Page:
Besides the character-richness, there’s never a shortage of Stuff To Watch. From the journey through the nebula and the first encounter with Krall’s army, through Scotty’s adventures with Jaylah, uncovering some Star Fleet secrets, to Bones and Spock discovering the origin of a particular MacGuffin of importance to Krall, through a completely mad motorbike chase, through a massively risky starship manoeuvre, and all the way through to what is, if we’re honest, one of the greatest triumphs of absolutely kickass style over any hope of substance in the whole Trek franchise (really, it’s on a par to Craig Owens ‘blowing the Cybermen up with love’ in Doctor Who, but the soundtrack is way cooler – like Guardians of the Galaxy cool), through a spaceship chase and a final race against time before the MacGuffin does its traditional Trekkie universe-annhilating thing, the screen’s barely empty for long enough for things to get dull, and many of the action sequences (and a handful of just ‘travelling-along’ sequences too) have the essence of a theme park ride – you’ll have to hang on to your stomach now and again. So let it never be said that Beyond is a bad Star Trek movie – it absolutely isn’t; you more than get your money’s worth, both in terms of characterisation, action and stunning visuals. The only empty zone really is the motivation of Krall – and even there, Pegg and Jung give you solid answers to hang the movie on. If they never seem entirely convincing, or they come too late to make sense of everything that’s come before, leaving the motivation for the movie’s action in that state of blankness, it’s an unfortunate misstep that perhaps keeps Beyond from absolute classic status, but never stops it being an entertaining watch.
Where does Star Trek Beyond come in the hierarchy of Trek movies? Probably on a par with Star Trek, the first of the new movies; the motivation of the Big Bad a little convoluted and wound up with Federation history, the time-twisting chronological references a little heavy-handed. But as the first Star Trek movie since the deaths of both Leonard Nimoy and, tragically, Anton Yelchin, there’s enough that’s good in Star Trek Beyond to make it re-watchable (Yelchin in particular taking a far larger part of the action this time out and really making it a bittersweet watch). In fact, ultimately, that’s what it is – a re-watchable ‘Sunday afternoon on the couch’ Star Trek movie. The best Trek movie ever? No, not by some way, but a character-rich, action-packed addition to the franchise, (with Chris Pine being, if possible, even more Kirk than he’s ever been before), and one that will stand the test of time alongside some of the better instalments, absolutely.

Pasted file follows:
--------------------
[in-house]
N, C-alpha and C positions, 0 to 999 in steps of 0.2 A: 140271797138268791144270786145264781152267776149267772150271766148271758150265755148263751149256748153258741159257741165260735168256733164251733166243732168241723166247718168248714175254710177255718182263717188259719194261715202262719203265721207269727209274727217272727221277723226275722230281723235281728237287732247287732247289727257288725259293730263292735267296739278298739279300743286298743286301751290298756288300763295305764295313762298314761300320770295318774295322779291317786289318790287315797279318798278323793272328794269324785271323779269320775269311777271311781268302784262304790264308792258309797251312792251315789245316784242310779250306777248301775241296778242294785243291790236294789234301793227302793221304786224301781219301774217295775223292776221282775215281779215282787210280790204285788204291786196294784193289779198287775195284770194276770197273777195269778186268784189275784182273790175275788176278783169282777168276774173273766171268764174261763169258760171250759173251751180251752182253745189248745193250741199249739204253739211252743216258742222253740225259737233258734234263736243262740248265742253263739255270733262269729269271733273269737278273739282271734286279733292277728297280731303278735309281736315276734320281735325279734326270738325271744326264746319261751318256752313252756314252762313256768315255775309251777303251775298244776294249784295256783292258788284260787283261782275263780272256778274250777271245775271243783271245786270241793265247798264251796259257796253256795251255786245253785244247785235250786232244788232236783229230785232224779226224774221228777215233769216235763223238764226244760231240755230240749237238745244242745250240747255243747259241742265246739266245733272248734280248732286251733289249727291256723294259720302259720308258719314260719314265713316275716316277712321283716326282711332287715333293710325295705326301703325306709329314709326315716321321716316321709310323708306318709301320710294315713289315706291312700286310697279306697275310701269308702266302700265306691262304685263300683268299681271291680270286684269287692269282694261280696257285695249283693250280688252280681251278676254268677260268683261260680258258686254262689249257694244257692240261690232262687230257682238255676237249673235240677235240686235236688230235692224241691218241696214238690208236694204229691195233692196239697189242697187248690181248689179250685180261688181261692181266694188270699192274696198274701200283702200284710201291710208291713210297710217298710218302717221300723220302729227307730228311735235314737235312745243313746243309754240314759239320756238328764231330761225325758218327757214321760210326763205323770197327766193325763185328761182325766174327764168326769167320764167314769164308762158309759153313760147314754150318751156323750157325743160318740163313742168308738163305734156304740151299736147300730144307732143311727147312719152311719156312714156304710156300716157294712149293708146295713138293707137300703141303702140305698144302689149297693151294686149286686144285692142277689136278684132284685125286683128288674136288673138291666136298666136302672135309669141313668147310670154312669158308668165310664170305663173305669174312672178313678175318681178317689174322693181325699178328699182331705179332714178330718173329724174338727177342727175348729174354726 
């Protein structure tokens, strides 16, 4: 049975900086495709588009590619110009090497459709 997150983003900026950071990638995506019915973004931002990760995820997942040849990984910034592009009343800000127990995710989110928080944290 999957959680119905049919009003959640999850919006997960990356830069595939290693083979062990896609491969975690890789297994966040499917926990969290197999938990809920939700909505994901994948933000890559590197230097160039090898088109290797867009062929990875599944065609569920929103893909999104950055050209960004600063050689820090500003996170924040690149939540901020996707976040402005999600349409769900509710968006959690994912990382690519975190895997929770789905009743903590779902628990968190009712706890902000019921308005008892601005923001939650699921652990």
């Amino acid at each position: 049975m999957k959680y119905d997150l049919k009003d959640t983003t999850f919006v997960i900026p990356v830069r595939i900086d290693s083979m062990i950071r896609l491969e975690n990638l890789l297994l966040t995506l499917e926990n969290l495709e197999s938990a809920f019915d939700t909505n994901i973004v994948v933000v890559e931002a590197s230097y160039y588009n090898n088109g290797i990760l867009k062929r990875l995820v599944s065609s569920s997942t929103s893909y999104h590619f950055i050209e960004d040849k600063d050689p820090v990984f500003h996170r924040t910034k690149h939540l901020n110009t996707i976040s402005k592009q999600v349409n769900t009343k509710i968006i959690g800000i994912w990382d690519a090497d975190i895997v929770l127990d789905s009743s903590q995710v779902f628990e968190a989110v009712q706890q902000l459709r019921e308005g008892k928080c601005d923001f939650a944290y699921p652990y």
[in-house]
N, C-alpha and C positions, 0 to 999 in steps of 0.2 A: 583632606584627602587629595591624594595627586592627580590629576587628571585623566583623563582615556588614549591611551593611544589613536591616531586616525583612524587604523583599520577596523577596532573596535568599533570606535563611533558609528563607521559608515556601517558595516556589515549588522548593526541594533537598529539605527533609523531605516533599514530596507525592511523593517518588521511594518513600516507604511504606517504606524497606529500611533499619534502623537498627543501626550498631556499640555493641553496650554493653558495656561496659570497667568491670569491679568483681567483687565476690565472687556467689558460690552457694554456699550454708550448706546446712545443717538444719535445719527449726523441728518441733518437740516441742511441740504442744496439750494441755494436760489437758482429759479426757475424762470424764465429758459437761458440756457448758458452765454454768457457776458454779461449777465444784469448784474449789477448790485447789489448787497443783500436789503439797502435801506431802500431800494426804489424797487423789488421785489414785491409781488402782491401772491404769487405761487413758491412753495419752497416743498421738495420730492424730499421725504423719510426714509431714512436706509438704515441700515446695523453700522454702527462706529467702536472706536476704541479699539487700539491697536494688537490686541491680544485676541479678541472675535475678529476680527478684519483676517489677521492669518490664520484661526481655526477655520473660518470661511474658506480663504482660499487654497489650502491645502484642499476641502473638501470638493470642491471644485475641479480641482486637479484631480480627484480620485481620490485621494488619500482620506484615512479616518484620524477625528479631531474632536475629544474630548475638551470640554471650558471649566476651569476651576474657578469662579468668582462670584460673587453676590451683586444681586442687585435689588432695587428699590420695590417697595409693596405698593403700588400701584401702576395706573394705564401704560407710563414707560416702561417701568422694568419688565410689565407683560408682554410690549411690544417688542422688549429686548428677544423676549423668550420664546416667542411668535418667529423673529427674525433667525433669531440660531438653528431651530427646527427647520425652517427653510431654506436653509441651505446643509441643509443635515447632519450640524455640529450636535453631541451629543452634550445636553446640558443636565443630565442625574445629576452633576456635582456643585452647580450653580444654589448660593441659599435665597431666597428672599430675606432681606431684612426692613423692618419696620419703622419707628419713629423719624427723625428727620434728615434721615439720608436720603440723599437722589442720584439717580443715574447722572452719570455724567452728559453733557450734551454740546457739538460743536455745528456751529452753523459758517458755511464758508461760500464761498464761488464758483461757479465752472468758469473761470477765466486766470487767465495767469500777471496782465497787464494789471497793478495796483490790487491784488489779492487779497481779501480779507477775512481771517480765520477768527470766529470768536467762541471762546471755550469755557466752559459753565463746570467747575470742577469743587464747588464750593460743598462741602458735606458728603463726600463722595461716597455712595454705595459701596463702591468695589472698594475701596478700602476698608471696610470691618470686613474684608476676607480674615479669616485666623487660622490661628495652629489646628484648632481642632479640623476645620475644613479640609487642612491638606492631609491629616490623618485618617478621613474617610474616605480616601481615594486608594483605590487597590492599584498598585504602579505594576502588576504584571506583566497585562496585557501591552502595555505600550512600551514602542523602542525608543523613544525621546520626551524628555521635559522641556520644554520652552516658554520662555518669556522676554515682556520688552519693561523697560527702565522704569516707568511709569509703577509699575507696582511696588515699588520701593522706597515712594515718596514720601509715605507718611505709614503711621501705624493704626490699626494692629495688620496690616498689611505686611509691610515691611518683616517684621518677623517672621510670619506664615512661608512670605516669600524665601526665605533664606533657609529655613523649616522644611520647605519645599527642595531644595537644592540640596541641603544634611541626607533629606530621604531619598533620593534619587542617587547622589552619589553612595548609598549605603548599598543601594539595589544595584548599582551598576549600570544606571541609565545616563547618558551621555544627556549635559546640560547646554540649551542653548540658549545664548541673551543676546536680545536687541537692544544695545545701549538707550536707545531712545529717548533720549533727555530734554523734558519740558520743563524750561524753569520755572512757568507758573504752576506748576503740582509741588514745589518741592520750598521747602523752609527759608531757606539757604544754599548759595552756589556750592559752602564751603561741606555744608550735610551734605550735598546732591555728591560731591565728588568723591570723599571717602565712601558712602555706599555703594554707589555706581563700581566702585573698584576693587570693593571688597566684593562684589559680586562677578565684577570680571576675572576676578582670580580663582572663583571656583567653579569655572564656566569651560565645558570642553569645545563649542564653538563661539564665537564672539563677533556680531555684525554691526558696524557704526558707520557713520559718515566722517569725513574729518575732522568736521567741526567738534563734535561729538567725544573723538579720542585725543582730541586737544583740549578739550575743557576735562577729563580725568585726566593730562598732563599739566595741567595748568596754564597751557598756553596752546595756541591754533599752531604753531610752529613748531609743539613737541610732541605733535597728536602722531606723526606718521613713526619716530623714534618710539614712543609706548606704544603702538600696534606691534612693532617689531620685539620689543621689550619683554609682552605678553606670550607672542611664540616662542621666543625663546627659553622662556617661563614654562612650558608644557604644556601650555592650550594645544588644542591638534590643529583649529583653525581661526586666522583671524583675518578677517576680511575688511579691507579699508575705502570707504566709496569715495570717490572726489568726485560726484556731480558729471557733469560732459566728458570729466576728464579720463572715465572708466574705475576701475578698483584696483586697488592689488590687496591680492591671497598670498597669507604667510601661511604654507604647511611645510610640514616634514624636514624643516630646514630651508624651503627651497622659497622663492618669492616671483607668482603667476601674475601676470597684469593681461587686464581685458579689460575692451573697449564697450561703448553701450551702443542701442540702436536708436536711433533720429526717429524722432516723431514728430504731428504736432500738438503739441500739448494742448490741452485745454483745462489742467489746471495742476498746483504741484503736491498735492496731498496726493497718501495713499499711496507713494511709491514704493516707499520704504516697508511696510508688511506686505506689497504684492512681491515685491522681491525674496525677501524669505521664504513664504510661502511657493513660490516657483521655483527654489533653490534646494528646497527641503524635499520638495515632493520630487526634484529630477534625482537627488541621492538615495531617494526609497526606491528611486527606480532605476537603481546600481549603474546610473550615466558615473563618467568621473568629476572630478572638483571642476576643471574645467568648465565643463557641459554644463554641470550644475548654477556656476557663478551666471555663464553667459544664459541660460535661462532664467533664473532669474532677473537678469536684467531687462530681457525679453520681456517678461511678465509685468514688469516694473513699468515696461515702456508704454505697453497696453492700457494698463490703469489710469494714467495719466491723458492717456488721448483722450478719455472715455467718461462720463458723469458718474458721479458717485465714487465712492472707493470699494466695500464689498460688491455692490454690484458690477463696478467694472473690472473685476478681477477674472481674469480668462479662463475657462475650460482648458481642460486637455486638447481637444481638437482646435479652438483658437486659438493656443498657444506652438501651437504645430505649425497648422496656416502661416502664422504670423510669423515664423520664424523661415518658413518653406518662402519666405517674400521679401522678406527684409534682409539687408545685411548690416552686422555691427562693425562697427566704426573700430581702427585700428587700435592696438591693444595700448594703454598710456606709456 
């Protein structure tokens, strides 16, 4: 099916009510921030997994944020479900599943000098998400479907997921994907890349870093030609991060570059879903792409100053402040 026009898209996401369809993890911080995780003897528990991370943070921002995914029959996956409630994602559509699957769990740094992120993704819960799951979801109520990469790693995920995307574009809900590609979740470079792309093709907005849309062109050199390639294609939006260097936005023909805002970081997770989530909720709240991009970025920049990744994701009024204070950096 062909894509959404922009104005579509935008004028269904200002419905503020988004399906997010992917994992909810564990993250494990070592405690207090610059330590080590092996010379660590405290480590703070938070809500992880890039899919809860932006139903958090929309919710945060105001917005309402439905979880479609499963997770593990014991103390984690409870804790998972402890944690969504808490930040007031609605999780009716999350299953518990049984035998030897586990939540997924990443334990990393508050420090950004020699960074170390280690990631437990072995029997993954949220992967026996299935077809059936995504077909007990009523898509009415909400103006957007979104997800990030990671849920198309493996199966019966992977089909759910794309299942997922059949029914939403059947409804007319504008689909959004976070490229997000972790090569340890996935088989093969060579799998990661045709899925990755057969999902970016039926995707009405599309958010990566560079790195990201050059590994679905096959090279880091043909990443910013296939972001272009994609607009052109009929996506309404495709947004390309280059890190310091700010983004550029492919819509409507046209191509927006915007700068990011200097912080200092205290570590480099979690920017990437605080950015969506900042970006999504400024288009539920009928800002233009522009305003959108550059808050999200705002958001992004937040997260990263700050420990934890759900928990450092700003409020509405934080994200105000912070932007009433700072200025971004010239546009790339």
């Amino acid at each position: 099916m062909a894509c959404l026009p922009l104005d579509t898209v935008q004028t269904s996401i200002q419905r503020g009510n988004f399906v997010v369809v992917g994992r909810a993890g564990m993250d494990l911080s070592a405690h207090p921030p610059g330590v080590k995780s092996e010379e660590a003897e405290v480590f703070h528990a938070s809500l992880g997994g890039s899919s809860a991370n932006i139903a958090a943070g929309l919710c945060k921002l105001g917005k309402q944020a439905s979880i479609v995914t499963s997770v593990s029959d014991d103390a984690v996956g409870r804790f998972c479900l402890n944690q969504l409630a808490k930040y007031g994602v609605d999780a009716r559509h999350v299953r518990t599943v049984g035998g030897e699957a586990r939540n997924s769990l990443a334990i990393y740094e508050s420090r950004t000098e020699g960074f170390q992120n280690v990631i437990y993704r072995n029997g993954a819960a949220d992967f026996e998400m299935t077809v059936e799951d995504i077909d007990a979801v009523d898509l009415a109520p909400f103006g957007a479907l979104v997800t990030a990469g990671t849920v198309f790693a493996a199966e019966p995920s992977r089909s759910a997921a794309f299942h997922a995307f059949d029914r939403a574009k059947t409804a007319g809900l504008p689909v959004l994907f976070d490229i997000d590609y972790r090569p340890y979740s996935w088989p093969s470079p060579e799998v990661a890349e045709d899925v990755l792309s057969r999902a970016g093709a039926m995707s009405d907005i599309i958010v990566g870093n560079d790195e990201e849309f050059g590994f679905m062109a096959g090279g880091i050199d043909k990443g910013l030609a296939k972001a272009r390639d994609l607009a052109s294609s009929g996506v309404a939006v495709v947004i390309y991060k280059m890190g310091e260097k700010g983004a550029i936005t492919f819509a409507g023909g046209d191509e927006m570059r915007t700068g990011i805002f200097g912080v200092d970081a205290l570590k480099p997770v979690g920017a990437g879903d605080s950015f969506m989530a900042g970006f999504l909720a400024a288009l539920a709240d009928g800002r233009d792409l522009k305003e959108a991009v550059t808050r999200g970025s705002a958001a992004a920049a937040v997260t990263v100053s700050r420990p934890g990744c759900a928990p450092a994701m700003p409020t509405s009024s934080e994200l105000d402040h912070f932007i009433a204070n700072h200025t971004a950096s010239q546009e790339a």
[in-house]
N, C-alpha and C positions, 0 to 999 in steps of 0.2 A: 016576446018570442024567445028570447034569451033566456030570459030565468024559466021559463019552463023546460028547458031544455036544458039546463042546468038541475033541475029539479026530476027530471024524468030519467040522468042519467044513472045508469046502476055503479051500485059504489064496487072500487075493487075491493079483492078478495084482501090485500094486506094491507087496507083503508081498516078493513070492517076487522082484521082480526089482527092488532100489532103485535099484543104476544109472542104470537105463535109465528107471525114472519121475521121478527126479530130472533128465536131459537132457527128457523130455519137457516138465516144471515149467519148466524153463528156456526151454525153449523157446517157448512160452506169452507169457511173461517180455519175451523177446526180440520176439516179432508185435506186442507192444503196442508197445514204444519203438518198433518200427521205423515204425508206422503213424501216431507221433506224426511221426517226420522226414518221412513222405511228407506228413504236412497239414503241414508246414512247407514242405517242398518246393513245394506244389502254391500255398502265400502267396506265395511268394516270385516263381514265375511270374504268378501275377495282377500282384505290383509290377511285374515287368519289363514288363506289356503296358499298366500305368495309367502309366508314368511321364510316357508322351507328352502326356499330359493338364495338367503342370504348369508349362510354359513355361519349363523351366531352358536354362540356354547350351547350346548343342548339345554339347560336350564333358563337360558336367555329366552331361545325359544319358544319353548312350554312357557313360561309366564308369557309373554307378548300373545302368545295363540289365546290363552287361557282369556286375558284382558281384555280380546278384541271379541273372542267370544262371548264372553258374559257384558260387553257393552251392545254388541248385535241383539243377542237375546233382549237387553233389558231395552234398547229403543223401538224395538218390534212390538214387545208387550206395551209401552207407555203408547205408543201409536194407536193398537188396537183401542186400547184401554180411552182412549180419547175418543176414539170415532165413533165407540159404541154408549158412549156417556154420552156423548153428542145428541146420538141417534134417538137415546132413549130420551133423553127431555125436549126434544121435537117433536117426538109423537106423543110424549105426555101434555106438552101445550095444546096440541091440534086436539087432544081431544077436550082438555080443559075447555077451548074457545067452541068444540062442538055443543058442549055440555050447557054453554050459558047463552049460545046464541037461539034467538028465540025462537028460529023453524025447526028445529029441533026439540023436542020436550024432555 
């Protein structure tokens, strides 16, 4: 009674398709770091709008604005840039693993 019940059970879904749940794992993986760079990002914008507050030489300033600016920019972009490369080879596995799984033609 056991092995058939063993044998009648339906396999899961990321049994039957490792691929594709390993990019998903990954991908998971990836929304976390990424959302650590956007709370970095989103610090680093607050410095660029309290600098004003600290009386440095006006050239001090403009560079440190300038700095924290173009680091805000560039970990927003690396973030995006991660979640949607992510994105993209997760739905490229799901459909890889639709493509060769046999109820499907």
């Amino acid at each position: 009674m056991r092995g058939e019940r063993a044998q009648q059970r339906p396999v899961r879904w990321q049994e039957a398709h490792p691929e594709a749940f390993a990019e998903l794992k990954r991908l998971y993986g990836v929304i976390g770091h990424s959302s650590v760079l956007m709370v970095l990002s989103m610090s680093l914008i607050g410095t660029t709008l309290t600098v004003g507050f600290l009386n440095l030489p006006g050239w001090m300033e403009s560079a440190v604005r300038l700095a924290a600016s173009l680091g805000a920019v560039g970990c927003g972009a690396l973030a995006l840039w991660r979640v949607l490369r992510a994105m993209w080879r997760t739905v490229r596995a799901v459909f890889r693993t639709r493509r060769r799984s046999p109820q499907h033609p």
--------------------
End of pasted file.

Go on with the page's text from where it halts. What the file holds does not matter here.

Tony Fyler lives in a cave of wall-to-wall DVDs and Blu-Rays somewhere fairly
nondescript in Wales, and never goes out to meet the "Real People". Who,
Torchwood, Sherlock, Blake, Treks, Star Wars, obscure stuff from the
70s and 80s and comedy from the dawn of time mean he never has to. By
runs an editing house, largely as an
excuse not to have to work for a living. He's currently writing a Book.
With Pages and everything. Follow his progress at FylerWrites.co.uk